Proposed amendments to the state’s Standards of Accreditation for public schools were published in the Virginia Register of Regulations earlier this month; the public comment period is open until October 6. The proposed amendments implement the changes to high school graduation requirements envisioned in the “Profile of a Virginia Graduate,” which the Board of Education was directed to develop by legislation enacted in 2016.
Under this new approach, students would focus on core academic skills in the early years of high school and undertake more intensive career or college preparation as they approach graduation. The number of verified credits (typically attained by passing a standardized test) required for graduation would be reduced, and alternative performance assessment options would be permitted. Career planning would begin in middle school; the proposed regulations would require middle school students to complete a career investigation course and to develop an academic and career plan.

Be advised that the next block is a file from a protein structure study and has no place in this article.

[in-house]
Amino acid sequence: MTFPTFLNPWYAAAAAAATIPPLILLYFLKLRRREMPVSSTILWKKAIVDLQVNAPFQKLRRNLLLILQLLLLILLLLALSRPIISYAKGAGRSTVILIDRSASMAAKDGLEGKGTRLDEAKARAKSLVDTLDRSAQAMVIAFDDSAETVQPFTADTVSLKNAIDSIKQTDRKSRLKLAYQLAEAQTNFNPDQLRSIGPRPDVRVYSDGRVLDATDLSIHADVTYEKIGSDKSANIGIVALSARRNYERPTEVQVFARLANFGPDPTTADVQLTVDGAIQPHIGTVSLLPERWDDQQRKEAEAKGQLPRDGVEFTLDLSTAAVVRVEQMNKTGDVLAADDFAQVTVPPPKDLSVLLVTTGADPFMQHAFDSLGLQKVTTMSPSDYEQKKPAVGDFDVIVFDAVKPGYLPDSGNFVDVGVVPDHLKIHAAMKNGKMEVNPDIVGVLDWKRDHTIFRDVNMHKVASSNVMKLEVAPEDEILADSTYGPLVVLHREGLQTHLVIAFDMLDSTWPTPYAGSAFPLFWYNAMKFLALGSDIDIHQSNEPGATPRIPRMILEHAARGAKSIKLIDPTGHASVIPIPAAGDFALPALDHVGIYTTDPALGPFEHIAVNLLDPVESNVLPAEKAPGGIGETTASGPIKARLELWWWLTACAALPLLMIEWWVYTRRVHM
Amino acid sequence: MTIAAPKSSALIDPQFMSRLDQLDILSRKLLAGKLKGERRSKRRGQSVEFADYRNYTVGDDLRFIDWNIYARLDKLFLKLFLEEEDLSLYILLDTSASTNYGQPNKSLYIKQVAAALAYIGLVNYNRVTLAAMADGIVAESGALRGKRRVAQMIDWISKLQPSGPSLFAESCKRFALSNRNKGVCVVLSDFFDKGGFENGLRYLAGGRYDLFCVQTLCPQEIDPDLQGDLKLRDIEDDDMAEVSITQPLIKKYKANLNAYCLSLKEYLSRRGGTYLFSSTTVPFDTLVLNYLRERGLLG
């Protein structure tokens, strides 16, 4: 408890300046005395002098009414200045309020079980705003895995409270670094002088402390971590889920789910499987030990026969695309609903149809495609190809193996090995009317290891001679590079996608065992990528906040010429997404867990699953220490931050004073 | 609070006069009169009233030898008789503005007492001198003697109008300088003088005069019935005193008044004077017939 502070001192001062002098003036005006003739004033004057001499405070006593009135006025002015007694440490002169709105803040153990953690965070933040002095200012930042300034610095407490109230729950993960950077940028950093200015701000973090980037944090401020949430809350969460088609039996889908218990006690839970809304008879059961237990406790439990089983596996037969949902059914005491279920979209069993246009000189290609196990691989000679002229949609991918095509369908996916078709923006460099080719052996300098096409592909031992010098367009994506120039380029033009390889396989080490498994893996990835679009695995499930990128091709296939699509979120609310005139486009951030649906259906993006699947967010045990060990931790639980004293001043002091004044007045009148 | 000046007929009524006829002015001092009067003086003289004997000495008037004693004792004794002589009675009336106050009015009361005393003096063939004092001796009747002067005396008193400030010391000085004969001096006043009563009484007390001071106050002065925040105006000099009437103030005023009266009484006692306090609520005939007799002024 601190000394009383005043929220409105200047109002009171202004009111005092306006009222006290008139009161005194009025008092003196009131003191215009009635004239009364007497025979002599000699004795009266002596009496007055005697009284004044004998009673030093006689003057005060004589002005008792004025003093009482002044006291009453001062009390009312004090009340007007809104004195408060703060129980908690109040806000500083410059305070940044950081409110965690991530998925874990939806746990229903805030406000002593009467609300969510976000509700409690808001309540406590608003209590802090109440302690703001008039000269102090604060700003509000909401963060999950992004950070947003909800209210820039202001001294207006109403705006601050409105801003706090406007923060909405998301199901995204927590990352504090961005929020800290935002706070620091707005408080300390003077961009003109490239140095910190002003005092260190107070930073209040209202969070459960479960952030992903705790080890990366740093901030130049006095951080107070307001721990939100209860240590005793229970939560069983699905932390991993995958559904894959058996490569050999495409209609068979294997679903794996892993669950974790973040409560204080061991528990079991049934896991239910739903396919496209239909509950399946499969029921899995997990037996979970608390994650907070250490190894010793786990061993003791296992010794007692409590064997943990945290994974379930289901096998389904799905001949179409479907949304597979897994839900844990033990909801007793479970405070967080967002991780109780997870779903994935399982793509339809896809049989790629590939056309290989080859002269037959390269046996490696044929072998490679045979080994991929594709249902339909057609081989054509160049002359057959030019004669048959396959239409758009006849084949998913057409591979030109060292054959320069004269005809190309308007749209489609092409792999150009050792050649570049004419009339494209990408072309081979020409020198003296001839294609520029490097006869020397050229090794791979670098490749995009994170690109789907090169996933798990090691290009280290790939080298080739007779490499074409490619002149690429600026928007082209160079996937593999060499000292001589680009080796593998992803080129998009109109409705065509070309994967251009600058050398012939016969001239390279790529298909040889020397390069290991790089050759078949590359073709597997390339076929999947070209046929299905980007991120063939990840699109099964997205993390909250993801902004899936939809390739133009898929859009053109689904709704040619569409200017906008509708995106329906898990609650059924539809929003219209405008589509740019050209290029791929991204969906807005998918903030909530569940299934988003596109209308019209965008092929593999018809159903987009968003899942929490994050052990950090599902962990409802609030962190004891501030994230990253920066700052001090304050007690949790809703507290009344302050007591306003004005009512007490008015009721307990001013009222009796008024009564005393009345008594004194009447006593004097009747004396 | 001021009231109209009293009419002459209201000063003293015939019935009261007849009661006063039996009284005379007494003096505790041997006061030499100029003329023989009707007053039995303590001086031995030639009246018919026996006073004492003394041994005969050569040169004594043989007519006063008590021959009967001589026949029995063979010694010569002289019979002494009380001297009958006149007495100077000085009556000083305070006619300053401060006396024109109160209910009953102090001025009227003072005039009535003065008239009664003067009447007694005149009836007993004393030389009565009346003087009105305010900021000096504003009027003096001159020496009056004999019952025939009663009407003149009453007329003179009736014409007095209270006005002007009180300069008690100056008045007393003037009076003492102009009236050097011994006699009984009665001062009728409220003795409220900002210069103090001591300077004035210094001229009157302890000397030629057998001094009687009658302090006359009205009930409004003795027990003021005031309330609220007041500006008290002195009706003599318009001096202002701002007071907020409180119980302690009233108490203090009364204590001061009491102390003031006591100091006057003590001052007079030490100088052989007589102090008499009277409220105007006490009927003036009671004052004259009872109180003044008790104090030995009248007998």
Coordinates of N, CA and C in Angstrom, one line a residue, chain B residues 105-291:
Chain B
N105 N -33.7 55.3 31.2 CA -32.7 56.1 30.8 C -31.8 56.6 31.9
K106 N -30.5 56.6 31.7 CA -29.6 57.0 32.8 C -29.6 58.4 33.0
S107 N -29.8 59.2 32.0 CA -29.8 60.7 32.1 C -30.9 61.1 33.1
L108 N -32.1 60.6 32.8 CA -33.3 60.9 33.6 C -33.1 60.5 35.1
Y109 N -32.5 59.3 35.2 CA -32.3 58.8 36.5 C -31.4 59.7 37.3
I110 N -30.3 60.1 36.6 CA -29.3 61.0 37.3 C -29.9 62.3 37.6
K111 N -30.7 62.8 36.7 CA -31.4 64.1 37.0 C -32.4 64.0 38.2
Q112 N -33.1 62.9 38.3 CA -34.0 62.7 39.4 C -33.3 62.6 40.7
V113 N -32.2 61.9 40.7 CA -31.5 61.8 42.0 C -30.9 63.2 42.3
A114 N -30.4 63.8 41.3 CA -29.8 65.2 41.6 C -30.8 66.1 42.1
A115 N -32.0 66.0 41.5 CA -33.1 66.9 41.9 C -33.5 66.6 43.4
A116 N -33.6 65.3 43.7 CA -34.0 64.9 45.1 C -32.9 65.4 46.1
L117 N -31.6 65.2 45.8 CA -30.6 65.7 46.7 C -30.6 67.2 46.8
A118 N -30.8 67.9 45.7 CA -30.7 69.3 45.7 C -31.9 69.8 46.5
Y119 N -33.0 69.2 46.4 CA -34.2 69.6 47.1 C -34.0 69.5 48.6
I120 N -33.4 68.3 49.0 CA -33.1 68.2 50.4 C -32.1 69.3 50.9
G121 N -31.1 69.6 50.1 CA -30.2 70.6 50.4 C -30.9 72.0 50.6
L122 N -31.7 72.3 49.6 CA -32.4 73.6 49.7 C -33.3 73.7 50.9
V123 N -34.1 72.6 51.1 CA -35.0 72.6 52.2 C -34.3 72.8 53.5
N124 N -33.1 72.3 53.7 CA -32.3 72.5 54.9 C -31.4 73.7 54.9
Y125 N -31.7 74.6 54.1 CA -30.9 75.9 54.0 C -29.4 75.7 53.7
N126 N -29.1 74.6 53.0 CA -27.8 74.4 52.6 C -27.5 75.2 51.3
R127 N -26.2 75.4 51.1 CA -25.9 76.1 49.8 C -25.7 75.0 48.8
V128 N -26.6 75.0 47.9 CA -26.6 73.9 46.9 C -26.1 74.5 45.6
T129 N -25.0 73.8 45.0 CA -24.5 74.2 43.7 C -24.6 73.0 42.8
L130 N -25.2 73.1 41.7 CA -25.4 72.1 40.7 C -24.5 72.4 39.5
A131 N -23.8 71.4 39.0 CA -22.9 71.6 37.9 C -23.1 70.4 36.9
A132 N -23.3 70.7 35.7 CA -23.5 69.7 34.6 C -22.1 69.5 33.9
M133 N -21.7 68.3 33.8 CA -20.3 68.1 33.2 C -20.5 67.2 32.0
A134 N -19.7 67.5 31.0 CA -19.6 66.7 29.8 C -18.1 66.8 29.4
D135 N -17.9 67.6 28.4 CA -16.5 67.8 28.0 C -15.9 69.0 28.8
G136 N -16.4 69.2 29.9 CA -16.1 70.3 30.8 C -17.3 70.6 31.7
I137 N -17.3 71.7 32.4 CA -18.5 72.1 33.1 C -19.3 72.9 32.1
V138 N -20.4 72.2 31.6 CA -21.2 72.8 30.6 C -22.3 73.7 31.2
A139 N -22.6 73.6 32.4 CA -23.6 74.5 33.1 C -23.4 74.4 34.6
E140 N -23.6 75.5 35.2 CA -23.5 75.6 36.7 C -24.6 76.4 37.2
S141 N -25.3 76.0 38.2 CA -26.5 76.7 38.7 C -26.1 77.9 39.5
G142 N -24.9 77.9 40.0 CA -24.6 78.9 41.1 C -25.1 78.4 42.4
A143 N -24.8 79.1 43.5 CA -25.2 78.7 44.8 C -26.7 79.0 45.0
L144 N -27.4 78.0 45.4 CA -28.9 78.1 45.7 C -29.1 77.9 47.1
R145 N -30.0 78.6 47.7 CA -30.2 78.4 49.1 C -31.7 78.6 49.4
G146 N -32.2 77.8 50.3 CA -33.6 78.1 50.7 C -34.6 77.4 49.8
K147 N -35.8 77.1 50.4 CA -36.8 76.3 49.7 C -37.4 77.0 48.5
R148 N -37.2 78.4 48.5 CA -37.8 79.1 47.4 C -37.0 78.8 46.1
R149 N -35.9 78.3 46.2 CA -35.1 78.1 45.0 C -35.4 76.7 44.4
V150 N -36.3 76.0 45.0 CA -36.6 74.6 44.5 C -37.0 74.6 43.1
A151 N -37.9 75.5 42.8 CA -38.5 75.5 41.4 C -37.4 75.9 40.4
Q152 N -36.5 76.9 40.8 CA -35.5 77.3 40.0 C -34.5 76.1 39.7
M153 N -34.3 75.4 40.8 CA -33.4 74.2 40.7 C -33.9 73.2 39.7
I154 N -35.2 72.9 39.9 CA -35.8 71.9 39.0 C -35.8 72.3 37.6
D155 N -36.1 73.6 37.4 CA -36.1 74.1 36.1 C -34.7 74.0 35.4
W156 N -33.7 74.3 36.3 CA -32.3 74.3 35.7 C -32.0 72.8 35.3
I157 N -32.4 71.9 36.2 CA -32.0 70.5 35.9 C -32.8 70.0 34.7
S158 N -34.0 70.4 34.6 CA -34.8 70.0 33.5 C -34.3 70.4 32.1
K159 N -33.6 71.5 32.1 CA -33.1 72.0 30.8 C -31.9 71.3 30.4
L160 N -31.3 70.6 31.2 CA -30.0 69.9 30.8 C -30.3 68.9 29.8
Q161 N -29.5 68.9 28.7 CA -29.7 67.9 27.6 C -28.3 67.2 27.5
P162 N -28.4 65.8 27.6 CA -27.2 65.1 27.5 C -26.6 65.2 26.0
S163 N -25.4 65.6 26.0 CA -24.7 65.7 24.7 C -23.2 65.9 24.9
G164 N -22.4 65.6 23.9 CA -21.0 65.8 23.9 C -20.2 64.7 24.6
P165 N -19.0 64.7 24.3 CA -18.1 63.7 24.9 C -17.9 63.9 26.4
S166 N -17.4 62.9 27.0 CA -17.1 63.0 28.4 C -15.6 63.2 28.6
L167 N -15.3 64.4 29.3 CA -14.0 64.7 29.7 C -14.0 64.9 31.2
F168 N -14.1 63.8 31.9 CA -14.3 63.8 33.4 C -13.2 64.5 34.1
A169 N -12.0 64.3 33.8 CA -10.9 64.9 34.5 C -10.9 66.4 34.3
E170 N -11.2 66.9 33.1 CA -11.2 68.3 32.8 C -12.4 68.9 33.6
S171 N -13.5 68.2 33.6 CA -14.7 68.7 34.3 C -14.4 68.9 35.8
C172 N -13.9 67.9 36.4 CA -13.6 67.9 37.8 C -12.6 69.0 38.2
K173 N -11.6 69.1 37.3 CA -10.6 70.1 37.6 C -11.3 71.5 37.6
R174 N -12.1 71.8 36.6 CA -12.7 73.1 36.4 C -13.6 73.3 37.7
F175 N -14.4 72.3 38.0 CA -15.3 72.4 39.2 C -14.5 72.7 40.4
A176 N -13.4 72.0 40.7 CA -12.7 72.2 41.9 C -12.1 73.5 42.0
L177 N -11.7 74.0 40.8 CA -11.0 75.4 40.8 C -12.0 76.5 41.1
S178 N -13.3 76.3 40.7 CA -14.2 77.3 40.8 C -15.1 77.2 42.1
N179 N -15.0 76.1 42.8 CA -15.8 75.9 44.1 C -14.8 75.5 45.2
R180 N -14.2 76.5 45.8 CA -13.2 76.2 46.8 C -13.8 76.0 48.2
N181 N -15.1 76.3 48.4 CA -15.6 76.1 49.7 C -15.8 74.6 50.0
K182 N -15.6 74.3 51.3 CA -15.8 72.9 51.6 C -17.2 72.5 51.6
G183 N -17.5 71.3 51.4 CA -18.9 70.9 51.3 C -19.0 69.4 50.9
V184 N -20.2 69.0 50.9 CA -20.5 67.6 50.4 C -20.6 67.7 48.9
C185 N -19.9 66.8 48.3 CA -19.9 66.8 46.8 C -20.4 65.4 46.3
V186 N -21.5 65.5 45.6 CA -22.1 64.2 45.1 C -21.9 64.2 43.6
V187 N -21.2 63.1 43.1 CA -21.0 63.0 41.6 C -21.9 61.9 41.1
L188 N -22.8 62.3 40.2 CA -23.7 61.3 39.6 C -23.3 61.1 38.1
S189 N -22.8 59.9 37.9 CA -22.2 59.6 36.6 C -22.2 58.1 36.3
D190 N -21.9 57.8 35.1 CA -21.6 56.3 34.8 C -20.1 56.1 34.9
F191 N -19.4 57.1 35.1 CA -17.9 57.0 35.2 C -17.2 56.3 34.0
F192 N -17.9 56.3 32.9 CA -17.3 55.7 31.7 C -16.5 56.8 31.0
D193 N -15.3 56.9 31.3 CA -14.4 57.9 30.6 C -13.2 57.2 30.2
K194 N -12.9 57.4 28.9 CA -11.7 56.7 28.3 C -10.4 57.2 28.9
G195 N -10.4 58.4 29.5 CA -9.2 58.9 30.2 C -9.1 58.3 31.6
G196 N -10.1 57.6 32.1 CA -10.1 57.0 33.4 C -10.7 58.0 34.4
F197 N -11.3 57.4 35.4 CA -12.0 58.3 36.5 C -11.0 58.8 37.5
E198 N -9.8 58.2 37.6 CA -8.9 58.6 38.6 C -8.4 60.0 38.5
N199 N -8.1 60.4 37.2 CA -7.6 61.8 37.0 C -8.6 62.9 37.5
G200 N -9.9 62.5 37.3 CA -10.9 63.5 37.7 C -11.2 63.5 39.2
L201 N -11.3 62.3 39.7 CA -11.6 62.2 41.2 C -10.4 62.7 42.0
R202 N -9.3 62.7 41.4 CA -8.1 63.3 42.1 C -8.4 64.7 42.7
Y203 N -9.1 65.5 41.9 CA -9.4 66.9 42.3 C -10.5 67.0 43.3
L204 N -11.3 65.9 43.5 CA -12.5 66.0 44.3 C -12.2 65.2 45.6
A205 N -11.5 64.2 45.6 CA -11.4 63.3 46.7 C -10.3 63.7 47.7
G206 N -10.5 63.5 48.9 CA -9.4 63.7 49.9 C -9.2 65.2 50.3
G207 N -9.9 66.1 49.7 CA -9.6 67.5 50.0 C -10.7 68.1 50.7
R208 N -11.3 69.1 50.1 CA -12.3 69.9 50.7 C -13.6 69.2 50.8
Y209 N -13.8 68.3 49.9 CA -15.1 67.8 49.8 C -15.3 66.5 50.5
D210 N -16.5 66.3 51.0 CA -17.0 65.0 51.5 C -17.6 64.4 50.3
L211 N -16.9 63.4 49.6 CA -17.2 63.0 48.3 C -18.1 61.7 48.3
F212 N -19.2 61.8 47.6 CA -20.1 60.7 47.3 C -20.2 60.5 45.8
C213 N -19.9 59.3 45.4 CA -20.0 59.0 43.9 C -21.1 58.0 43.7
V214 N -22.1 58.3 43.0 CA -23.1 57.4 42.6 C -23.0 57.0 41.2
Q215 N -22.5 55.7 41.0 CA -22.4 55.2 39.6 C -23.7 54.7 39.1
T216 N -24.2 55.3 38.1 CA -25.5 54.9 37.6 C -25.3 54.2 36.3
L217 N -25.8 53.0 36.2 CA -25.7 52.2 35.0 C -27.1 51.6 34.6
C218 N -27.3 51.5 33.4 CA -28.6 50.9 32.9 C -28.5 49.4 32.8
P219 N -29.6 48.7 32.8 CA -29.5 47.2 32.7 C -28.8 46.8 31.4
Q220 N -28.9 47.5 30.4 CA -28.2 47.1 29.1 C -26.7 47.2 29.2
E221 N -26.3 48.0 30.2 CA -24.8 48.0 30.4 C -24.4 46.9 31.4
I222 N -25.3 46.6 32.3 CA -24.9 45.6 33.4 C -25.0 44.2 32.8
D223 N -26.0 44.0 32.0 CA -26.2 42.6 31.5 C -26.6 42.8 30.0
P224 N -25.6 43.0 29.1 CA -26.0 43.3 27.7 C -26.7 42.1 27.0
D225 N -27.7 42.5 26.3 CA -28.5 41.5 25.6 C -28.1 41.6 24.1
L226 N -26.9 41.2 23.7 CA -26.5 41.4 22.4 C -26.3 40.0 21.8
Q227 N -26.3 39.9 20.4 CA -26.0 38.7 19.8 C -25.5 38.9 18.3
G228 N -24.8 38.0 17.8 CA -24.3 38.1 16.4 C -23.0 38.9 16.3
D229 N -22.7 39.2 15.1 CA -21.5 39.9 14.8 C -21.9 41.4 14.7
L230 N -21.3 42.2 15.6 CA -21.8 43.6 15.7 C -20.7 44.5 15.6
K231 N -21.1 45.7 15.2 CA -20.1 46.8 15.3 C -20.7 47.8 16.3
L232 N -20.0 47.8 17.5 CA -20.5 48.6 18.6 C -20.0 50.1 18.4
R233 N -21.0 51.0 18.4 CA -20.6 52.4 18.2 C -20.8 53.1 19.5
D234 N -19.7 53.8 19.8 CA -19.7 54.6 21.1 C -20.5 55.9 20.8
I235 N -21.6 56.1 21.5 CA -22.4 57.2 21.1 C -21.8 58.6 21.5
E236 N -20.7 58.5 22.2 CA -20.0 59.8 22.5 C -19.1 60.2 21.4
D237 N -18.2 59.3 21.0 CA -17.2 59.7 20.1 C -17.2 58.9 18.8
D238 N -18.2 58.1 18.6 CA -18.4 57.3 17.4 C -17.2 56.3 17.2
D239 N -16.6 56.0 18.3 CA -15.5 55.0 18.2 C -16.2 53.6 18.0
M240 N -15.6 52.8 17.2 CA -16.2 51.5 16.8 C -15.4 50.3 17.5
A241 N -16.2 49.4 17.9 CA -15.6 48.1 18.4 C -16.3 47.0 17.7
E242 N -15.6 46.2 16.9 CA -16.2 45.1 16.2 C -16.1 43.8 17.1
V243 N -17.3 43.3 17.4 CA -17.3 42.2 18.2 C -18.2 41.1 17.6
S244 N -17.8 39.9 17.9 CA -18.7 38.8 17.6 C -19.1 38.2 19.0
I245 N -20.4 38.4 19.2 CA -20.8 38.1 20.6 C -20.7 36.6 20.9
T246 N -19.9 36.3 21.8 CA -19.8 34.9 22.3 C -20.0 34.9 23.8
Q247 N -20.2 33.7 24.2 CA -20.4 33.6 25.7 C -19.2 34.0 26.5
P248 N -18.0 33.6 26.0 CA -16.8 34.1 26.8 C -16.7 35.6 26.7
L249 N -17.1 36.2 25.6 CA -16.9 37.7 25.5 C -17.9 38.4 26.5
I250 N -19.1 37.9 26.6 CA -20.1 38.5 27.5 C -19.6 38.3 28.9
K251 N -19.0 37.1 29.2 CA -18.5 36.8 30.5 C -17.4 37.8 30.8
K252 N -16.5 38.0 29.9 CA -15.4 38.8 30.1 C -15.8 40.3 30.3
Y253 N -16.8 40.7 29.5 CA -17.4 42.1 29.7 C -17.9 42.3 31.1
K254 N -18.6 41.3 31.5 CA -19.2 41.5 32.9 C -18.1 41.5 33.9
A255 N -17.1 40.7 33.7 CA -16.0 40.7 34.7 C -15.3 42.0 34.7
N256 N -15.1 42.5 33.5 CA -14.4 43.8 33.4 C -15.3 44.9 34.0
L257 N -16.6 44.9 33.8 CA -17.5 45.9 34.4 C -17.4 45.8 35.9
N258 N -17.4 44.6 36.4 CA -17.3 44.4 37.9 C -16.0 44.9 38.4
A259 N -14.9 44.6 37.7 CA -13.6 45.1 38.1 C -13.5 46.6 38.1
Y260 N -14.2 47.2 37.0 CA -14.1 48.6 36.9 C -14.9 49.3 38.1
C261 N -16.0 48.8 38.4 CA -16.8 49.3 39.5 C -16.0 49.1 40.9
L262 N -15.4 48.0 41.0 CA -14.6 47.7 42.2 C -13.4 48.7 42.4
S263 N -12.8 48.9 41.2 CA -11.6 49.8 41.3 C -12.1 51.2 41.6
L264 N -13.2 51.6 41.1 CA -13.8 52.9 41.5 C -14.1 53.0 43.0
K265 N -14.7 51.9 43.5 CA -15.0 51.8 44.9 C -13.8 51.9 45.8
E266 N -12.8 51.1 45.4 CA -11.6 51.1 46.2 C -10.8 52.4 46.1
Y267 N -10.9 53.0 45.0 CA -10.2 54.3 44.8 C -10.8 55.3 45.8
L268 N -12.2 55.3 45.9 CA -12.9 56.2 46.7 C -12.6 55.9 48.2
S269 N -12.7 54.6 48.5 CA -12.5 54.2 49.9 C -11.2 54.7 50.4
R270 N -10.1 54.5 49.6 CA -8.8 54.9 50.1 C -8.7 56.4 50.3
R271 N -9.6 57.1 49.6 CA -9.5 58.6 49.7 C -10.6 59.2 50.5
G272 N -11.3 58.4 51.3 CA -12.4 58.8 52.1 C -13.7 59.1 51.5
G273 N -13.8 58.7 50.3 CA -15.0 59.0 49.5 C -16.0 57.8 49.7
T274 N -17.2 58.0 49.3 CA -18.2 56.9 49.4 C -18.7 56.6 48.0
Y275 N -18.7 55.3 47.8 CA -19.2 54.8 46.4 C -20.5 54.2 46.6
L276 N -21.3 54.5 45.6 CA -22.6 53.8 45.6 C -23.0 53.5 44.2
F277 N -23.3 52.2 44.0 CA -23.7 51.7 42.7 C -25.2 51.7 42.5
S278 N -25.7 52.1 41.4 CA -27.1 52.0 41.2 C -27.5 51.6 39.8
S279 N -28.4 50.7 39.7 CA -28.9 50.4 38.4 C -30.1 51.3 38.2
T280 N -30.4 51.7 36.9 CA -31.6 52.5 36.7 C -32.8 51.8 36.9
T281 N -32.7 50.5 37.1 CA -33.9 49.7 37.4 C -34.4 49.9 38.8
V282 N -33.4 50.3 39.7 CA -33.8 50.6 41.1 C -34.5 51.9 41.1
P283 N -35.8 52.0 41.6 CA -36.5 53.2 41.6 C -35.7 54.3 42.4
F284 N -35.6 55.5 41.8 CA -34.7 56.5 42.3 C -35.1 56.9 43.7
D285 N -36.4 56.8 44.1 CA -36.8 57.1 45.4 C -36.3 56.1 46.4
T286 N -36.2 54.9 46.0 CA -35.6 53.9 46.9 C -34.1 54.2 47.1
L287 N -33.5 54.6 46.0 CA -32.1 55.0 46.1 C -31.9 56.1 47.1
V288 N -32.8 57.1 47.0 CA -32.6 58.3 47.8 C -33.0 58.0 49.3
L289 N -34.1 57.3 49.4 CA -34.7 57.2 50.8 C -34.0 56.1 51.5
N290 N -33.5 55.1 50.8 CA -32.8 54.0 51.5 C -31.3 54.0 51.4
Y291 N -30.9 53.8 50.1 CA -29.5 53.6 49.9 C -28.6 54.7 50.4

The proposed amendments also make changes to the process for school accreditation by adding several school quality indicators on which schools would be rated, including chronic absenteeism and academic achievement gaps. Schools would be rated on each indicator and could attain accreditation by meeting benchmarks or by demonstrating a certain level of improvement over the previous year’s performance.
Public comments on the proposed regulations are being accepted on Virginia’s Town Hall website.